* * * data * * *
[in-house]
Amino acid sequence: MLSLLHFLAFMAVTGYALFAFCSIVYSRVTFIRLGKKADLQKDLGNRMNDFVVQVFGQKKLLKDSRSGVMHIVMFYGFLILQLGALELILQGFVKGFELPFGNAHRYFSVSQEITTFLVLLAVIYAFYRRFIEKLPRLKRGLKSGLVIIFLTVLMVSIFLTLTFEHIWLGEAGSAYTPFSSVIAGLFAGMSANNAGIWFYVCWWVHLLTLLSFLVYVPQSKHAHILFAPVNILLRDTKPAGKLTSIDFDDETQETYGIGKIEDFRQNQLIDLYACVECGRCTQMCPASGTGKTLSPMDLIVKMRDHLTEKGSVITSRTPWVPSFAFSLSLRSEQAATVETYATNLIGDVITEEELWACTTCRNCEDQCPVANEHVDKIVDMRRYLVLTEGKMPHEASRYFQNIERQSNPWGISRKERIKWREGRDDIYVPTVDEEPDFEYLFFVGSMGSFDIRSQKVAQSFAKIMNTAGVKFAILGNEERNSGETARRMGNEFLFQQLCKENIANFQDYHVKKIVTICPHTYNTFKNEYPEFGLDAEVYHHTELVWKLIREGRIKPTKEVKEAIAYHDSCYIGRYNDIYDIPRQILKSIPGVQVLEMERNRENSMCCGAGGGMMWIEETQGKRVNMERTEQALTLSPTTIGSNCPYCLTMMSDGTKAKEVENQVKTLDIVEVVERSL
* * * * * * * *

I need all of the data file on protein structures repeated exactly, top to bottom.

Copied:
[in-house]
Amino acid sequence: MLSLLHFLAFMAVTGYALFAFCSIVYSRVTFIRLGKKADLQKDLGNRMNDFVVQVFGQKKLLKDSRSGVMHIVMFYGFLILQLGALELILQGFVKGFELPFGNAHRYFSVSQEITTFLVLLAVIYAFYRRFIEKLPRLKRGLKSGLVIIFLTVLMVSIFLTLTFEHIWLGEAGSAYTPFSSVIAGLFAGMSANNAGIWFYVCWWVHLLTLLSFLVYVPQSKHAHILFAPVNILLRDTKPAGKLTSIDFDDETQETYGIGKIEDFRQNQLIDLYACVECGRCTQMCPASGTGKTLSPMDLIVKMRDHLTEKGSVITSRTPWVPSFAFSLSLRSEQAATVETYATNLIGDVITEEELWACTTCRNCEDQCPVANEHVDKIVDMRRYLVLTEGKMPHEASRYFQNIERQSNPWGISRKERIKWREGRDDIYVPTVDEEPDFEYLFFVGSMGSFDIRSQKVAQSFAKIMNTAGVKFAILGNEERNSGETARRMGNEFLFQQLCKENIANFQDYHVKKIVTICPHTYNTFKNEYPEFGLDAEVYHHTELVWKLIREGRIKPTKEVKEAIAYHDSCYIGRYNDIYDIPRQILKSIPGVQVLEMERNRENSMCCGAGGGMMWIEETQGKRVNMERTEQALTLSPTTIGSNCPYCLTMMSDGTKAKEVENQVKTLDIVEVVERSL